This fairly recent release celebrates the 200th anniversary of John Walker's purchase of a Kilmarnock grocery store in 1820, thus launching one of the most successful alcohol brands in history. It is apparently designed to match Walker's first blend, the ancestor of the current Black Label. Thank you to @fiddich1980 for providing me with this sample.
The colour is a medium gold. On the nose it's rich with marzipan, fruitcake, toasted almonds, clove and lots of oak. Orange pith. Ginger. Mint. Faintest hint of peat. A drop or two of water reveals the malt along with digestive biscuits and a bit more peat. Full of spice and fruit, thick and complex.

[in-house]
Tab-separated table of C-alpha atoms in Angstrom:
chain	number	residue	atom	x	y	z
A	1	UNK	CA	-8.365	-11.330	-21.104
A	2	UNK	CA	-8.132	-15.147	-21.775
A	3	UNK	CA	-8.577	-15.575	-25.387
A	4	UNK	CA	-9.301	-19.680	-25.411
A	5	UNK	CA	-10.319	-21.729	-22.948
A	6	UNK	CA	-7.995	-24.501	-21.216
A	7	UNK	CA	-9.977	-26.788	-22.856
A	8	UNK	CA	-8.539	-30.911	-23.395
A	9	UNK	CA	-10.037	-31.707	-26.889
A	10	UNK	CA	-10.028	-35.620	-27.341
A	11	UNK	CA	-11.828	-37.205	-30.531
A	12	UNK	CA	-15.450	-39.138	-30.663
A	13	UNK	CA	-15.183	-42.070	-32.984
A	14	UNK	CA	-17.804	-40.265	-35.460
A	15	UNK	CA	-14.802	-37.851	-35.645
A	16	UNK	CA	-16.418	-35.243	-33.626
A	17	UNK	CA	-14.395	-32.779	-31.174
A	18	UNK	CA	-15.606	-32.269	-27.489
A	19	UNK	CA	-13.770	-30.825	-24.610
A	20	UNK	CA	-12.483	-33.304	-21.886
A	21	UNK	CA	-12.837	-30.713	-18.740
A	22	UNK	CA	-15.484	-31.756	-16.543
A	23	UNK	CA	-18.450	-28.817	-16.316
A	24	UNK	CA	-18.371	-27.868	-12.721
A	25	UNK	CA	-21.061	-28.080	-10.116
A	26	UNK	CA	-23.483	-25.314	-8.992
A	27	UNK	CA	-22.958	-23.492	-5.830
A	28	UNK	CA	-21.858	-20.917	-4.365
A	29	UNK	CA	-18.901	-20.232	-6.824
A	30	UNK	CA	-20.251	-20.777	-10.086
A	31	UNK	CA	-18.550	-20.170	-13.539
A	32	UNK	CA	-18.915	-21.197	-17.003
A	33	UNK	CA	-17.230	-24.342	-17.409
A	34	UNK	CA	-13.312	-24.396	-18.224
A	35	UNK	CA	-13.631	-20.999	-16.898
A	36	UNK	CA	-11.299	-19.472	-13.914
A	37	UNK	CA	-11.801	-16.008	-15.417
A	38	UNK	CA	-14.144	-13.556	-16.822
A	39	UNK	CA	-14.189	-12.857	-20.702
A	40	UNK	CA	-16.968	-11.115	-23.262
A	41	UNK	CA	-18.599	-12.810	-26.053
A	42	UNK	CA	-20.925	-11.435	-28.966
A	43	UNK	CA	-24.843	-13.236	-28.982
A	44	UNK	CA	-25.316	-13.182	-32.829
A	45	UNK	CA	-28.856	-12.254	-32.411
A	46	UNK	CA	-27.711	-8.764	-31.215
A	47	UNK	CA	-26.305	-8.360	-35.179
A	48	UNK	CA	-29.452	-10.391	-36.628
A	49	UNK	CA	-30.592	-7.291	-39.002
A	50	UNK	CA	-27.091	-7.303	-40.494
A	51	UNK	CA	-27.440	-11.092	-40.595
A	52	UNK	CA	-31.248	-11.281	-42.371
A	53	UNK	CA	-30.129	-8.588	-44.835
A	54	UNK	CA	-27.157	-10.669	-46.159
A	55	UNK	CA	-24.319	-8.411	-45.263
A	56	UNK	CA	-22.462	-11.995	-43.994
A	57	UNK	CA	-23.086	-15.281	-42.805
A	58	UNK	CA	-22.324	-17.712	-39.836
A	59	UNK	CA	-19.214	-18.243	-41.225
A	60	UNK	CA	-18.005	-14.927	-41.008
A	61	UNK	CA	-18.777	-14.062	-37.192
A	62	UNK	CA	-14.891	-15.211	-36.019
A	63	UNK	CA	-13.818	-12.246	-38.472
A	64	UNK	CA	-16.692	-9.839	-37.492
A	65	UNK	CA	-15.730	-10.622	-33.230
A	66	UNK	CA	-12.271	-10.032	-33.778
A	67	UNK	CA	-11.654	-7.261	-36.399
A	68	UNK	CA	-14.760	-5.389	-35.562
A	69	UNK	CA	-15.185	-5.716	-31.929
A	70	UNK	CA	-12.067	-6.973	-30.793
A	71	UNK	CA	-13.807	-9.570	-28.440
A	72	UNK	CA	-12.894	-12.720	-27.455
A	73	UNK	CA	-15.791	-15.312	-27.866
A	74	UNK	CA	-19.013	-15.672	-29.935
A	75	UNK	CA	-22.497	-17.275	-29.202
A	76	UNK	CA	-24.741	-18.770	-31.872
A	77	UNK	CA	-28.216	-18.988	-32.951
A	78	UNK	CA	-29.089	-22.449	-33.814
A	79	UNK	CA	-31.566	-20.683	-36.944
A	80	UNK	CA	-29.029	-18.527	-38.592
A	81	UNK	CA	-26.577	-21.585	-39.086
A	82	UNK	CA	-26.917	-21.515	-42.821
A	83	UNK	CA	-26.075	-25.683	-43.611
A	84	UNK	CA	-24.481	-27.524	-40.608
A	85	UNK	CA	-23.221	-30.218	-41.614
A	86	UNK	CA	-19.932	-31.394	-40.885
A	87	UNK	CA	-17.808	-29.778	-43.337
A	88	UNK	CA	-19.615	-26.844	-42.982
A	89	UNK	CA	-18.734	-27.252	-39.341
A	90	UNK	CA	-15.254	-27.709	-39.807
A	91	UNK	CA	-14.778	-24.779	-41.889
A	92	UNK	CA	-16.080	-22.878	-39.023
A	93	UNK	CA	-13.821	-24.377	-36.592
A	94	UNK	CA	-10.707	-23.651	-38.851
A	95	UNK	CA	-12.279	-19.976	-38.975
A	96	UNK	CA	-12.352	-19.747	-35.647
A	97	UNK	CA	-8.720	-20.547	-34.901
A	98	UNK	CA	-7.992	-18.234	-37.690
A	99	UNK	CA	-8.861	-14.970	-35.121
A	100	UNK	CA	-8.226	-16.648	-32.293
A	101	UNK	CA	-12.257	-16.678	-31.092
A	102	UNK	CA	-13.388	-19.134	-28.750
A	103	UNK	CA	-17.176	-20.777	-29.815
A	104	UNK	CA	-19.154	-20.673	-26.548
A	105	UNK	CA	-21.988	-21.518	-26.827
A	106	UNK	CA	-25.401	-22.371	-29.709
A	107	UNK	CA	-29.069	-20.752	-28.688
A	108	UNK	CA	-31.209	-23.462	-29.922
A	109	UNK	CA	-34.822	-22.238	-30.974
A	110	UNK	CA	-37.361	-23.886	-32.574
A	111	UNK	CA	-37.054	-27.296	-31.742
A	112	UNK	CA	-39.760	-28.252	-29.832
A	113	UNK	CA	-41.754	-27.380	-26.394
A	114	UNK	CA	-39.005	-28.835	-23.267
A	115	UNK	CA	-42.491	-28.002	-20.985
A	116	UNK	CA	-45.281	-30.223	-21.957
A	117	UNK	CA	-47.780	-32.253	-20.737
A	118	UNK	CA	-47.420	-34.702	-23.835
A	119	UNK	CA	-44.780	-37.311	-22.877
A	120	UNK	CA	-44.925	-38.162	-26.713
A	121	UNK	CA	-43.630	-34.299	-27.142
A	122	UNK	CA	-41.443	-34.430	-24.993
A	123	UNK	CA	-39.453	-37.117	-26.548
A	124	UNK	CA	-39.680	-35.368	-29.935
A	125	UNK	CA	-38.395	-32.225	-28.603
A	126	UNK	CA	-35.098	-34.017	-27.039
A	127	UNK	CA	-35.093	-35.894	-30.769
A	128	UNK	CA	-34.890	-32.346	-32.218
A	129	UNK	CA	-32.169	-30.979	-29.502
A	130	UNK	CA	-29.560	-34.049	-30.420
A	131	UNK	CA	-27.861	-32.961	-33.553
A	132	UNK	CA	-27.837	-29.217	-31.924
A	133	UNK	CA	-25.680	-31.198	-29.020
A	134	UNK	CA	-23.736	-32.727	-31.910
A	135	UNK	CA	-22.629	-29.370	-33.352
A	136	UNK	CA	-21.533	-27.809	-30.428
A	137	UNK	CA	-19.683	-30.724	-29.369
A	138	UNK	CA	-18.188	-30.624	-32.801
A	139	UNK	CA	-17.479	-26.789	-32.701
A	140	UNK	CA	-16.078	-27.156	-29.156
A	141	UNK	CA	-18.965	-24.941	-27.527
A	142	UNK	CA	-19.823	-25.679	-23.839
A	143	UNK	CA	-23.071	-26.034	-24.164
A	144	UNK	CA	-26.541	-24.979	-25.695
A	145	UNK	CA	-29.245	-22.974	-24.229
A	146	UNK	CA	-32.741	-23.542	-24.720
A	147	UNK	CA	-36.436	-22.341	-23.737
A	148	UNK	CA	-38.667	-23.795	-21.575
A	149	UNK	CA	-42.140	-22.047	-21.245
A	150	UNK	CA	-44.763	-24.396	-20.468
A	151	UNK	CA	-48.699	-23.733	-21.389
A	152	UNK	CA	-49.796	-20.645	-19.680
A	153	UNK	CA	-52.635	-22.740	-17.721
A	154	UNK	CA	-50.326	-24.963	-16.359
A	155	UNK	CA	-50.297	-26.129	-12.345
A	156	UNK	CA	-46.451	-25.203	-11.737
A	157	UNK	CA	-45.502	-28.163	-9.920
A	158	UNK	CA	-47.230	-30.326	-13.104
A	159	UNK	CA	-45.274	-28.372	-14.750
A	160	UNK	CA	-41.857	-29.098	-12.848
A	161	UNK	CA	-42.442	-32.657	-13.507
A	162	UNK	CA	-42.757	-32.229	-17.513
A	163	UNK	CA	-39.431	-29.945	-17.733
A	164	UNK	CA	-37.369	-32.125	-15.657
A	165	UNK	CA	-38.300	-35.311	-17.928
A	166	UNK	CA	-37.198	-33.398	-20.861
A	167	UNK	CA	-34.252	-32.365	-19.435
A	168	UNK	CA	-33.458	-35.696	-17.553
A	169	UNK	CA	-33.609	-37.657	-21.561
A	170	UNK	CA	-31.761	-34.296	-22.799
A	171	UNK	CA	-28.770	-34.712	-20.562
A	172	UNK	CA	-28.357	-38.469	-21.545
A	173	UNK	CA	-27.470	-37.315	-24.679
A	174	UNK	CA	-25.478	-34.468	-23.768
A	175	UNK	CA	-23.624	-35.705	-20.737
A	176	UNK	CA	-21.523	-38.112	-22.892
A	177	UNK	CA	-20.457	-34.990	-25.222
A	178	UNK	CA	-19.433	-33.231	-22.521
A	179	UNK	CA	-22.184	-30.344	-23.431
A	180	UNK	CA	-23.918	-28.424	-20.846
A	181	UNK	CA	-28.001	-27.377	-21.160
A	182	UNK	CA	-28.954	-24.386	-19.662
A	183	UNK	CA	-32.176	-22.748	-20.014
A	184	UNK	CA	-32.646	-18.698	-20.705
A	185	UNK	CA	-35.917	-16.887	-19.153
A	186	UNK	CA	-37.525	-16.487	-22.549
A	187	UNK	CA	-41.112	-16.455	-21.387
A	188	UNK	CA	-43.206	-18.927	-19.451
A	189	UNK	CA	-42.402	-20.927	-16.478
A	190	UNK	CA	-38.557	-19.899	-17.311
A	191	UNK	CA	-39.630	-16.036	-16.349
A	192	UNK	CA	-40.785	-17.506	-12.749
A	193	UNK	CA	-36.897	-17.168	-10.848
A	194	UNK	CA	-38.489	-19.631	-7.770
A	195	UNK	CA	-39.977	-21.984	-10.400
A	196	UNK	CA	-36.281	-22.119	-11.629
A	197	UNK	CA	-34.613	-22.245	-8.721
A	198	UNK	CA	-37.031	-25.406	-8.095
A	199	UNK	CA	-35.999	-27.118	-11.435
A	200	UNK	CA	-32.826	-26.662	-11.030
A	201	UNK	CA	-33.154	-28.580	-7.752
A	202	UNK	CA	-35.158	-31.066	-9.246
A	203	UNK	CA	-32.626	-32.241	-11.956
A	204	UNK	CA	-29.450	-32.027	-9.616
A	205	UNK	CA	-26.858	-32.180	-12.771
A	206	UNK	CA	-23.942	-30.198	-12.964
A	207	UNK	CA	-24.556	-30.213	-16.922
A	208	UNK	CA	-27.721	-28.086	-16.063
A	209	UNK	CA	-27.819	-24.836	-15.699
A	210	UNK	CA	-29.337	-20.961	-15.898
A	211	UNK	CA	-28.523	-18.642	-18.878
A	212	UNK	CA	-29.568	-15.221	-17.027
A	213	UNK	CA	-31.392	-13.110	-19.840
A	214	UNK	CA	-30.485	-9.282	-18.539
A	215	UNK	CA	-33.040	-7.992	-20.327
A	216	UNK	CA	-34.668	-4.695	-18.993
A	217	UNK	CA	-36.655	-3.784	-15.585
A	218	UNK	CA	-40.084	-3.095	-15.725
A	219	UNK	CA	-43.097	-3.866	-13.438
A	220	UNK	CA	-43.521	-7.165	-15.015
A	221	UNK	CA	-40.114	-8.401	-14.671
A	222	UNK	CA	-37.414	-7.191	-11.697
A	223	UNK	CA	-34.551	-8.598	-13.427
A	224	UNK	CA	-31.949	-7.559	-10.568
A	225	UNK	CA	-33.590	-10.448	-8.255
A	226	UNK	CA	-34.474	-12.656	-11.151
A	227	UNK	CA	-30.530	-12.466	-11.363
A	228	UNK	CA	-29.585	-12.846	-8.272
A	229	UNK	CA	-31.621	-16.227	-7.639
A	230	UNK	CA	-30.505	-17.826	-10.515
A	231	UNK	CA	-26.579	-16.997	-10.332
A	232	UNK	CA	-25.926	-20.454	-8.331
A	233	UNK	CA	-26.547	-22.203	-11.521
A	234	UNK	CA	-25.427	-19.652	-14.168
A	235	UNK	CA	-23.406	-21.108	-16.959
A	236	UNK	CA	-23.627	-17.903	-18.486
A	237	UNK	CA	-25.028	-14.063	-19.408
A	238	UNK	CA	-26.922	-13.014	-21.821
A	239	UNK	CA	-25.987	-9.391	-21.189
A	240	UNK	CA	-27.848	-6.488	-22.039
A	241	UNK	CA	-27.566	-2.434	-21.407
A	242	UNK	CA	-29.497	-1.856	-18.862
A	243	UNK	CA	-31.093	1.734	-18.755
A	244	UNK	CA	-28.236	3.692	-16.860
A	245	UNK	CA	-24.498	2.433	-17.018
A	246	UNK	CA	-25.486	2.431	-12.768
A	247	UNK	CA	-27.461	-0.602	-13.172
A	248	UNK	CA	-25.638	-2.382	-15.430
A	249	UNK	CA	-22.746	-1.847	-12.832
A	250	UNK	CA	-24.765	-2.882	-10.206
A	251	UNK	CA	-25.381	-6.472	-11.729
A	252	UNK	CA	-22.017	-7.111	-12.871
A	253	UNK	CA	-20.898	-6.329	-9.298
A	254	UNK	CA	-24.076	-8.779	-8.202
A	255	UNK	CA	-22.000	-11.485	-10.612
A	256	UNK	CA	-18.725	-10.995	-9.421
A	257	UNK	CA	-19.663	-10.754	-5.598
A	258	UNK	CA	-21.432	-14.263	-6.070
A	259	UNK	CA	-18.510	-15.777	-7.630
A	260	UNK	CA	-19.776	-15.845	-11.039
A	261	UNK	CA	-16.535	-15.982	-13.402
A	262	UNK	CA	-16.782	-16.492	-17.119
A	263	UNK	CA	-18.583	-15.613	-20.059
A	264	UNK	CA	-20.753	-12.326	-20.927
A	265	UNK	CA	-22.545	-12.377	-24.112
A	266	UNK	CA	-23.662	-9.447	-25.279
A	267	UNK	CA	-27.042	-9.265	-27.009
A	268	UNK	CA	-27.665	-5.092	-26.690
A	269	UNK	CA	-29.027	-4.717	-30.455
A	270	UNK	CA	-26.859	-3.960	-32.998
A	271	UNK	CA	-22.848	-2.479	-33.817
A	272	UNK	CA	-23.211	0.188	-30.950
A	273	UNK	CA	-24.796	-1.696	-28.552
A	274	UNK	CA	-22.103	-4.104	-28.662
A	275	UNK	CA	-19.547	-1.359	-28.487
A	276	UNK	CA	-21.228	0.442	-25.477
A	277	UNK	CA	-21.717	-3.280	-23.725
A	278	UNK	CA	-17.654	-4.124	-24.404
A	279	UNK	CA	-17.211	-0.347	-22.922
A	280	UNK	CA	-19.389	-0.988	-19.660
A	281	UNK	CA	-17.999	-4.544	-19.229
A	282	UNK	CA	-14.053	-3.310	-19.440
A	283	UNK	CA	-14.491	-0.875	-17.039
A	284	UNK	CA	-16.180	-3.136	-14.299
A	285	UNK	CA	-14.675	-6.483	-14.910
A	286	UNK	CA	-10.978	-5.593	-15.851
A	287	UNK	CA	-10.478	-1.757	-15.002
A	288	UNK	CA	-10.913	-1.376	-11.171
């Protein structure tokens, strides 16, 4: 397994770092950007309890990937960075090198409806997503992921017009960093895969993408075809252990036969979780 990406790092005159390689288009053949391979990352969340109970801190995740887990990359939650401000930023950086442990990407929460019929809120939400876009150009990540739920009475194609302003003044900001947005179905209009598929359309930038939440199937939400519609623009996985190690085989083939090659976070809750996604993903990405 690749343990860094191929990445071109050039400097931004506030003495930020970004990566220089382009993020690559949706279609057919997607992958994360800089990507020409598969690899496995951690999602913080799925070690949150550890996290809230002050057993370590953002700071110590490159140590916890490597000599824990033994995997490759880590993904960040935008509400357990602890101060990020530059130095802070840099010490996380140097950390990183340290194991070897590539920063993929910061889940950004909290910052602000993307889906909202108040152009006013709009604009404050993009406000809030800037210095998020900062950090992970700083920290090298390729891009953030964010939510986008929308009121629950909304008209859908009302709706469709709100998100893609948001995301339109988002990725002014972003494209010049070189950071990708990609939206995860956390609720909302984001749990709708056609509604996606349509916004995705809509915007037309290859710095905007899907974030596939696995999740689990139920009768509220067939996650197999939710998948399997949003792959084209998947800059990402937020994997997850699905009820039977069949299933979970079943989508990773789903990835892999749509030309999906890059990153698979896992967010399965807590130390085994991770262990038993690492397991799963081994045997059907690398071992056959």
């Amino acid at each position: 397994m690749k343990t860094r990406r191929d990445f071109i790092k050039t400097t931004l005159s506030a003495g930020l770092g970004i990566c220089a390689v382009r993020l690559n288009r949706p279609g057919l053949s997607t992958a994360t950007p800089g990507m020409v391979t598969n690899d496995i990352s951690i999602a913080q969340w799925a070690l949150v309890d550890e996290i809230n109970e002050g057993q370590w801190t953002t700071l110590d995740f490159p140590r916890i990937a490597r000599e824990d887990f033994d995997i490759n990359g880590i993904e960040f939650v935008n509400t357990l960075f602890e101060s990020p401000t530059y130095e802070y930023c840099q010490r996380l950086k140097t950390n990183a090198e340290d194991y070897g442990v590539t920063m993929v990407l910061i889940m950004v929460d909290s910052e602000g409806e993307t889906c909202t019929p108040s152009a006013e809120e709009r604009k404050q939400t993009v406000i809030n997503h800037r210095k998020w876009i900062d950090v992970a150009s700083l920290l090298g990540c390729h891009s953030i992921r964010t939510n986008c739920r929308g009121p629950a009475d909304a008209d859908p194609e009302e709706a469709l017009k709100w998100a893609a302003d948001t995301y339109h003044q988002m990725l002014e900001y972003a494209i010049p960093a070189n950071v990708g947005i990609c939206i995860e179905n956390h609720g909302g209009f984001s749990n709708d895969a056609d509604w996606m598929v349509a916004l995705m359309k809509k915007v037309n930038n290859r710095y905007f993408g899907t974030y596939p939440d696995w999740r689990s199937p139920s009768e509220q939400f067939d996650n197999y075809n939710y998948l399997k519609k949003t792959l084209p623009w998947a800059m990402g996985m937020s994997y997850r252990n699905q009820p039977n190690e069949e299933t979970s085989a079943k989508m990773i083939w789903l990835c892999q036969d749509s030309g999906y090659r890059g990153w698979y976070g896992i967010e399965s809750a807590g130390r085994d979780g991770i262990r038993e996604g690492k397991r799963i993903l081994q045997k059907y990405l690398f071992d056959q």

Silky smooth on the palate with rum-raisin, dark chocolate, cayenne pepper, nutmeg and more cloves. The peat hides in the background though it occasionally peers out. Quite nutty, and also add all the notes that the nose revealed earlier. Mintier, oily and more tannic with water. The changes with water don't make it better, just different - I prefer it at full 51% strength - but regardless, this is a big, full-bodied whisky.
The finish is long, rich and full of black pepper and charred oak. This is far better than I was expecting, given the reasonable price and relatively wide availability. If this is genuinely closer to what Walker's Old Highland Blend was like in 1865, then wow they really knew how to make great scotch! There are definitely some similarities with the current Black Label, but really it's another beast entirely. Rich, fruity and spicy, this is a great dram and great value for money.